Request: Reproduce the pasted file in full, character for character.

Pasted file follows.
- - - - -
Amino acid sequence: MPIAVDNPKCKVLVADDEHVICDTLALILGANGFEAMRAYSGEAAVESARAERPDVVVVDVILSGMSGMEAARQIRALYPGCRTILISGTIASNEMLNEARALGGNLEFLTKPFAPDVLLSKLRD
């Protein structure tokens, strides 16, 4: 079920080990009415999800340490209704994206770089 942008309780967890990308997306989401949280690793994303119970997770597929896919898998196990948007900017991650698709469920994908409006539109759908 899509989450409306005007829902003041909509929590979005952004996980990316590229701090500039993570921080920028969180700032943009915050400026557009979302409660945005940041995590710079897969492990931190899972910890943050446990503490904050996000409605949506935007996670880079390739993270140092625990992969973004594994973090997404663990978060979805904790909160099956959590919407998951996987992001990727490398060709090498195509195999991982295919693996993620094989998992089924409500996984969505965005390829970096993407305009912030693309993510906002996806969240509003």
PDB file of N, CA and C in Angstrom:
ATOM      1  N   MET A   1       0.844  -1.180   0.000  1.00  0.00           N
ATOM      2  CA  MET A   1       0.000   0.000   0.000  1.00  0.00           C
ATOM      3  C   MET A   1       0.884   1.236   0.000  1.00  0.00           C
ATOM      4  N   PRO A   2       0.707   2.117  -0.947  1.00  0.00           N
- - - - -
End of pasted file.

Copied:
Amino acid sequence: MPIAVDNPKCKVLVADDEHVICDTLALILGANGFEAMRAYSGEAAVESARAERPDVVVVDVILSGMSGMEAARQIRALYPGCRTILISGTIASNEMLNEARALGGNLEFLTKPFAPDVLLSKLRD
């Protein structure tokens, strides 16, 4: 079920080990009415999800340490209704994206770089 942008309780967890990308997306989401949280690793994303119970997770597929896919898998196990948007900017991650698709469920994908409006539109759908 899509989450409306005007829902003041909509929590979005952004996980990316590229701090500039993570921080920028969180700032943009915050400026557009979302409660945005940041995590710079897969492990931190899972910890943050446990503490904050996000409605949506935007996670880079390739993270140092625990992969973004594994973090997404663990978060979805904790909160099956959590919407998951996987992001990727490398060709090498195509195999991982295919693996993620094989998992089924409500996984969505965005390829970096993407305009912030693309993510906002996806969240509003």
PDB file of N, CA and C in Angstrom:
ATOM      1  N   MET A   1       0.844  -1.180   0.000  1.00  0.00           N
ATOM      2  CA  MET A   1       0.000   0.000   0.000  1.00  0.00           C
ATOM      3  C   MET A   1       0.884   1.236   0.000  1.00  0.00           C
ATOM      4  N   PRO A   2       0.707   2.117  -0.947  1.00  0.00           N